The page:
Every June, LGBT Pride Month is a time to celebrate our diversity and remember historical moments in our fight for full equality. It’s a time to remember the tipping points in the LGBT equal rights movement, like the 1969 Stonewall Riots, or the fall of “Don’t Ask, Don’t Tell.” It’s also a time to honor leaders such as Harvey Milk, one of the first openly gay people elected to public office, and Edie Windsor, the plaintiff in the landmark Supreme Court case who successfully overturned a section of the so-called Defense of Marriage Act (DOMA) that prevented the federal government from recognizing same-sex marriages. There are countless other individuals and events that have been catalysts for the LGBT equal rights movement, and in June, we celebrate them all.
Unfortunately there is a long history of discrimination against LGBT people in the military, and it was not until Bill Clinton’s presidential campaign that acceptance of gay and lesbian servicemembers was addressed. President Clinton had pledged to end the ban on gay and lesbian service members, however, the unsuccessful attempt resulted in the passage by Congress of the “Don’t Ask, Don’t Tell” (DADT) law. From 1993 to 2011, gay, lesbian, and bisexual troops were prevented from serving openly under DADT, inflicting profound damage on our servicemembers and their families. Over 12,000 servicemembers were discharged under DADT alone (that doesn’t even include those who were discharged because of their orientation before DADT) and most deemed dishonorable.
Thanks to the leadership of President Obama and countless LGBT equality advocates, during 2010 with ongoing legal battles challenging DOMA and a Pentagon study revealing that “military service members regarded gays in the military as a low risk to armed forces’ ability and effectiveness,” the climate was ready for long awaited change. After much debate and a filibuster, on December 18, 2010, the Senate voted to repeal DADT, and the ban was finally officially lifted the following year.
In 2012, the Department of Defense (DoD) first observed June as LGBT Pride Month in order to highlight diversity and enhance the inclusion of all servicemembers, including those who are lesbian, gay, and bisexual. However, under current DoD guidelines, transgender servicemembers remain barred by outdated regulations from serving openly in the military. But with an estimated 15,000 transgender people currently serving in the military and over 134,000 transgender veterans, it is imperative that we recognize the service of our transgender brothers and sisters as we celebrate LGBT Pride Month and continue to advocate for their freedom to serve authentically.
Thankfully, the outdated regulations that prevent transgender troops from serving openly and authentically will hopefully soon be changed. Secretary of Defense Ash Carter stated, “transgender men and women in uniform have been there with us, even as they often had to serve in silence alongside their fellow comrades in arms.” With so many eagerly anticipating it’s outcome, the DoD is currently working to review and update the outdated regulations so that transgender service members can finally serve openly as their authentic selves.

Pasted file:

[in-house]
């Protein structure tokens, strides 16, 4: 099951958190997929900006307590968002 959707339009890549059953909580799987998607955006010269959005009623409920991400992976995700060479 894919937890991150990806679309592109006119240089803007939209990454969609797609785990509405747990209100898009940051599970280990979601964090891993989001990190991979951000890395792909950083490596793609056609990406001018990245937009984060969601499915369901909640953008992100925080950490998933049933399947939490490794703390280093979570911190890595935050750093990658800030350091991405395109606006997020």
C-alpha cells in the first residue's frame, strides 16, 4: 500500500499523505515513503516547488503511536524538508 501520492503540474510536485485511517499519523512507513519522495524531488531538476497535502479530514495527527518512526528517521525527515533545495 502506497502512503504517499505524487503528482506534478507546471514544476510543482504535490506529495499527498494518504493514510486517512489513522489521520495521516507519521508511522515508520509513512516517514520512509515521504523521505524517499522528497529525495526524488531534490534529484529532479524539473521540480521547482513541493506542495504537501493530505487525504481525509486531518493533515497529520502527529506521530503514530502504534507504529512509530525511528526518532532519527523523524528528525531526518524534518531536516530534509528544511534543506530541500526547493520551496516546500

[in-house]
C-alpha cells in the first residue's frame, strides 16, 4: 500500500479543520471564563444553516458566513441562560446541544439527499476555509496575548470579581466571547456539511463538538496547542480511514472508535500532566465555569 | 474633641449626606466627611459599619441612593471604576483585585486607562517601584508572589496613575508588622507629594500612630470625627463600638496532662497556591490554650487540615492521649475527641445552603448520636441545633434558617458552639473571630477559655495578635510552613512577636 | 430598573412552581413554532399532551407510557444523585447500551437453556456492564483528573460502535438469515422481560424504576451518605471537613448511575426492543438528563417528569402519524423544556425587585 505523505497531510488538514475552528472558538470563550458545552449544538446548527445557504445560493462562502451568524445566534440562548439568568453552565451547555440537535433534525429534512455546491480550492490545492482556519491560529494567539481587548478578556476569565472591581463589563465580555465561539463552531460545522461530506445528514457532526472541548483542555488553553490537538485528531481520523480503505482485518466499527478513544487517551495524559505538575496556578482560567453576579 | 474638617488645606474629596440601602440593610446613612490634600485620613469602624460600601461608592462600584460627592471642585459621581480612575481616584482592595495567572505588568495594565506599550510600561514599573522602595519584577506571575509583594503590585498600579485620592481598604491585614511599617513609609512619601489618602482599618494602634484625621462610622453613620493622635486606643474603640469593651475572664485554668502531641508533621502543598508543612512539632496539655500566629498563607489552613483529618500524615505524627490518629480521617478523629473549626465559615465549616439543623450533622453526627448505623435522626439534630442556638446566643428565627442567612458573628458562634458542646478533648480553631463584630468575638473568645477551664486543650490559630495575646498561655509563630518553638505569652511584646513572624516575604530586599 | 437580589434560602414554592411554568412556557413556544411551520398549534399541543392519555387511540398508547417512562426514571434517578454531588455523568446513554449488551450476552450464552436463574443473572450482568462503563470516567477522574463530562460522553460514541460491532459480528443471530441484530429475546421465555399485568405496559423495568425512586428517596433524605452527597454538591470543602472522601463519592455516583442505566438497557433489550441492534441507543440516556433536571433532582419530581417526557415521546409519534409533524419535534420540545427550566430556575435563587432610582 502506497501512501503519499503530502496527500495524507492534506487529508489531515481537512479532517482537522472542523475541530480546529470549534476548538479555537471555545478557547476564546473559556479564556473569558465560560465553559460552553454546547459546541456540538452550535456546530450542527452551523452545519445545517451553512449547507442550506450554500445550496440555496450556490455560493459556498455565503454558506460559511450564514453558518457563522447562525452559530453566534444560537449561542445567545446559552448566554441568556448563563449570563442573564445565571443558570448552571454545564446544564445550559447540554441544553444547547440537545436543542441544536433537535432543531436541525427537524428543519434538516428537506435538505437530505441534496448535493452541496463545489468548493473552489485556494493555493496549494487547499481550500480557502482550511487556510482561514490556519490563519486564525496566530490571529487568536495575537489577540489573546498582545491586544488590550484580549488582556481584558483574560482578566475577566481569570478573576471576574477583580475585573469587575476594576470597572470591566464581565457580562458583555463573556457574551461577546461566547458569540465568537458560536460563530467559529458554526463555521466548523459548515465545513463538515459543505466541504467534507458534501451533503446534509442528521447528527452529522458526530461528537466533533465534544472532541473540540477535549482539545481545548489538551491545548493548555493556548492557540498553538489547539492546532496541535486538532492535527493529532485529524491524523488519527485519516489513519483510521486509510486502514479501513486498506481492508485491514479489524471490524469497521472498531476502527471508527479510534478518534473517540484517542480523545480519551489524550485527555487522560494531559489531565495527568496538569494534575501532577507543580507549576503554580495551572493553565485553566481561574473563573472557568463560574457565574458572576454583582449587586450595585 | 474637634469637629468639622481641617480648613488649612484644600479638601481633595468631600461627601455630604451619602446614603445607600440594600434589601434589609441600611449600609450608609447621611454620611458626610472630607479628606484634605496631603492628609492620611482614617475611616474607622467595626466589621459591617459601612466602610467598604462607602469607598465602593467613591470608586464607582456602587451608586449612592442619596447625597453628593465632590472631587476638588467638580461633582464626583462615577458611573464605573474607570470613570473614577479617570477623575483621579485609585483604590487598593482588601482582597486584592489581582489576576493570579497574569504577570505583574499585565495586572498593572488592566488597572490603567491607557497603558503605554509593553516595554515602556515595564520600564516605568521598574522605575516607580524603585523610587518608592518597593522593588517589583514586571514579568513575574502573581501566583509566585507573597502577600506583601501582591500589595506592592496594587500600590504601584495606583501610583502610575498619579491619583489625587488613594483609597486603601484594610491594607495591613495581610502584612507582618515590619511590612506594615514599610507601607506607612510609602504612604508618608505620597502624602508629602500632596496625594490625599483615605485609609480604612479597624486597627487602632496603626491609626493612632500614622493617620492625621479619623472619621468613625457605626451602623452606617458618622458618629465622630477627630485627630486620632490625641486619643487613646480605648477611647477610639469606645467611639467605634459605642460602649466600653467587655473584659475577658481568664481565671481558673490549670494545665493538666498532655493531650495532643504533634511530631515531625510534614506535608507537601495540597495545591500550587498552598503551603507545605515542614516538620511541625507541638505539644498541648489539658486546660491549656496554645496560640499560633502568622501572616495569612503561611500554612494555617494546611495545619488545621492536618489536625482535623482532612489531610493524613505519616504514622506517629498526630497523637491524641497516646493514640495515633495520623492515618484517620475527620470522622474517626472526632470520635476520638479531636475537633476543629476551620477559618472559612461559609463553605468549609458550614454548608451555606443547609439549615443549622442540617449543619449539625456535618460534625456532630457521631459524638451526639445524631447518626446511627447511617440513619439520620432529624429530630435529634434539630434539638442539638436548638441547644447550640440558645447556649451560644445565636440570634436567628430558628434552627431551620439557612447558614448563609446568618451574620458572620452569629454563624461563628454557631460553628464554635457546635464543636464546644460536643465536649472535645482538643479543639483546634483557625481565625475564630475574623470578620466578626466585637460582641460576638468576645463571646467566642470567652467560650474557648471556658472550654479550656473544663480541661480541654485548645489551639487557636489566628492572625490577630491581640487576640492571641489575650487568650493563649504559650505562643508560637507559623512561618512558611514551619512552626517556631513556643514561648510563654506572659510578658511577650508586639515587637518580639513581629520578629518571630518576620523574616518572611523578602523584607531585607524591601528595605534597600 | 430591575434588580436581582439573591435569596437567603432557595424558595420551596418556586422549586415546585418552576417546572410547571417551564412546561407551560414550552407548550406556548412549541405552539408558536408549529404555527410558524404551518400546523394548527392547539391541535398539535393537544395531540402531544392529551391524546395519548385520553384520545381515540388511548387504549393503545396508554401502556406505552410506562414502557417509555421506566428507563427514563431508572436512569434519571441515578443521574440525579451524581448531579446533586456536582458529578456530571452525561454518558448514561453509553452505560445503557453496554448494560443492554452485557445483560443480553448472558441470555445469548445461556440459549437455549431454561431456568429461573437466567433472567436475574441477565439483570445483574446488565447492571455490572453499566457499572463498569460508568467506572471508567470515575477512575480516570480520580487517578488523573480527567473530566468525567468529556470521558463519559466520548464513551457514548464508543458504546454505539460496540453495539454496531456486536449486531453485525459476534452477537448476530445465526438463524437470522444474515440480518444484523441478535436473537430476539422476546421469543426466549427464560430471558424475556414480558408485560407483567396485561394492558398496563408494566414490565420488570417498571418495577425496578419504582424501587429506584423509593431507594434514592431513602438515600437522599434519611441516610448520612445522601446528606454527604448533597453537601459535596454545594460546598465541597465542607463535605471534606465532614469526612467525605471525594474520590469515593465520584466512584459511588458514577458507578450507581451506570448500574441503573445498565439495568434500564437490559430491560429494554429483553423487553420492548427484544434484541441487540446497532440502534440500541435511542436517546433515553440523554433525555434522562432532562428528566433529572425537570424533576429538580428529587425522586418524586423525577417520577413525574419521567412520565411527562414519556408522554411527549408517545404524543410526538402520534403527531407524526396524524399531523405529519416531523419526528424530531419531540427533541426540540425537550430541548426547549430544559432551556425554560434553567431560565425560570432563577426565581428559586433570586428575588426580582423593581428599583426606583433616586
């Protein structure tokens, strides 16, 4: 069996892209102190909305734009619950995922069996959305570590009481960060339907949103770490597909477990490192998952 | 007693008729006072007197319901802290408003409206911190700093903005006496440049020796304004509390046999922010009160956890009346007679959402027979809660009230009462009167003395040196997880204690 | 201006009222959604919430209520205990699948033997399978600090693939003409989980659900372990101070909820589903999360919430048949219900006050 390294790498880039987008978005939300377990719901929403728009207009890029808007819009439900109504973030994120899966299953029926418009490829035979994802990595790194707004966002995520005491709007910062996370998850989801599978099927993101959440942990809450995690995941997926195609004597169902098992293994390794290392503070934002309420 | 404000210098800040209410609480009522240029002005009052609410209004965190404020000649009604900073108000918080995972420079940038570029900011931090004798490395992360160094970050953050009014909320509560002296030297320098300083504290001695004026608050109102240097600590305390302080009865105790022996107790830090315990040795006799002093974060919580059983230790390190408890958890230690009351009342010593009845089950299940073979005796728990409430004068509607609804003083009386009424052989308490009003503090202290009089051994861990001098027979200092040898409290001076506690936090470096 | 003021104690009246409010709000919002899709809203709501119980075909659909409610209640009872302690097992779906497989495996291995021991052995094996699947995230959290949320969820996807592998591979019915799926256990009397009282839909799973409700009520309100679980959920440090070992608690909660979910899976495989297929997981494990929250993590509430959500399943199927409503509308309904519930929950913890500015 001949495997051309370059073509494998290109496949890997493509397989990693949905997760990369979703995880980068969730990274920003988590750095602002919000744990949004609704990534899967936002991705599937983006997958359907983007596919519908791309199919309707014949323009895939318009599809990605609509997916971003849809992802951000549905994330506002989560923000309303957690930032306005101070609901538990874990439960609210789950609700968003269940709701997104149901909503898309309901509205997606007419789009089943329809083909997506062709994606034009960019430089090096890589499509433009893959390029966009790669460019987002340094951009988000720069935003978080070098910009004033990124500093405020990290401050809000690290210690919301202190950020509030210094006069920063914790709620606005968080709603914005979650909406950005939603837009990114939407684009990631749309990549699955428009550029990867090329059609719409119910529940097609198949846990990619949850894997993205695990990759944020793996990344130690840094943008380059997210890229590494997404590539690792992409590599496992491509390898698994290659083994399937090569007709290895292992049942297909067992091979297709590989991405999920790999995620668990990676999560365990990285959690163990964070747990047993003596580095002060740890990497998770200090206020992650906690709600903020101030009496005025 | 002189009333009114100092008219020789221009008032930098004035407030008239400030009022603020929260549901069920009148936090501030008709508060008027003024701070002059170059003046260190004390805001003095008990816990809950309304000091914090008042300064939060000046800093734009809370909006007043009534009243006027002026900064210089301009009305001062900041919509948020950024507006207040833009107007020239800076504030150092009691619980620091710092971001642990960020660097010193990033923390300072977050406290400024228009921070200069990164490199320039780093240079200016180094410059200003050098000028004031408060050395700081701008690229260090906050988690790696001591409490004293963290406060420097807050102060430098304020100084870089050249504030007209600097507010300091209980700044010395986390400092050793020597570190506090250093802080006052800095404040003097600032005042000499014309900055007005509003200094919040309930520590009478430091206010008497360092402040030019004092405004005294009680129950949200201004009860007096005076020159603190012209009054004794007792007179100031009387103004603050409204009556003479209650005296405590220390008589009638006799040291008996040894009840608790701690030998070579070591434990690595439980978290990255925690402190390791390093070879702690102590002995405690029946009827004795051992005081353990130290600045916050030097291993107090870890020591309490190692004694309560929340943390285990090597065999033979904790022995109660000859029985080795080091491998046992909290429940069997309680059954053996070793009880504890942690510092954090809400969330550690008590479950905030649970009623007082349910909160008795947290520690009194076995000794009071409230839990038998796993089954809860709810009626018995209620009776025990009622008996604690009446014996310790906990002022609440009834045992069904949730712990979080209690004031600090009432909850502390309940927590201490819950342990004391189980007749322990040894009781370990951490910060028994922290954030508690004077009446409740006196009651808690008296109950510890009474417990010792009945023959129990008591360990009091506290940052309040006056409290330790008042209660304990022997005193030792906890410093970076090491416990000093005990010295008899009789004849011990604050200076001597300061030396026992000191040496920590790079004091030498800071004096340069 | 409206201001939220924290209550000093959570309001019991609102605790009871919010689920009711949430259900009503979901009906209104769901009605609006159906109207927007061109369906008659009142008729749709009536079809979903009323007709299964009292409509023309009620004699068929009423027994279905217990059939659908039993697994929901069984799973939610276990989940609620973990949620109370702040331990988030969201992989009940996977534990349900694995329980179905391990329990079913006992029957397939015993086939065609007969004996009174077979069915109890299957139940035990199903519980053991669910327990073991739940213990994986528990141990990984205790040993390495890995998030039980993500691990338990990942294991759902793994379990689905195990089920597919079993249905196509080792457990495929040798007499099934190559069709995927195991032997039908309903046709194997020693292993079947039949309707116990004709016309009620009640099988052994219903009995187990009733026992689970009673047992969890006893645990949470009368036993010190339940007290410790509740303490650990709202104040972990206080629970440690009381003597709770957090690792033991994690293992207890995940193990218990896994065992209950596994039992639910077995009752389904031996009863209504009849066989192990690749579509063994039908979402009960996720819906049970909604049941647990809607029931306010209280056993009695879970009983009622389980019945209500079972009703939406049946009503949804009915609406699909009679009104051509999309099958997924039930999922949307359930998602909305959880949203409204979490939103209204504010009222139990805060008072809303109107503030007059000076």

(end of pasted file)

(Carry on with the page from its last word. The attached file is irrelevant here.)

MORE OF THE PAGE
With delays in the ongoing DoD review process, and legislation being introduced around the country specifically targeting transgender people, the fight for equality is far from over — and visibility of transgender servicemembers and veterans is vital in that fight. That’s what makes projects like TransMilitary, a media project committed to transgender visibility, so important. TransMilitary is currently producing a documentary, “TransMilitary: Ending the ban on transgender service” which emphasizes the reality of life for transgender servicemembers.
Laila Ireland, an AMPA member and transgender Army veteran who is featured in the documentary, said, “Diversity and inclusivity [in the military] is imperative. Many organizations claim to be diverse and inclusive by having a few women or culturally diverse individuals in positions of power just for the sake of satisfying the principle of diversity in the letter of the law rather than the spirit of the law. It’s neither the ideal situation or even the acceptable situation, as organizations have to be driven by values instead of being driven by profit. In order to be successful, it is a need to practice value-based management and incorporate diversity and inclusion as a guiding principle for absolute success and harmonious cohesiveness. Being diverse and inclusive guarantees a greater platform for success. We’ve seen that with exclusion comes segregation, misguided opinions, and faulty conclusions which lead to absolute corruption and failure.”
At AMPA, we believe diversity and inclusion, in society as a whole as well as in the military, are incredibly important. As we celebrate LGBT Pride Month, let’s remember all those who have come before us and remain committed to being agents of change for fairness and equality.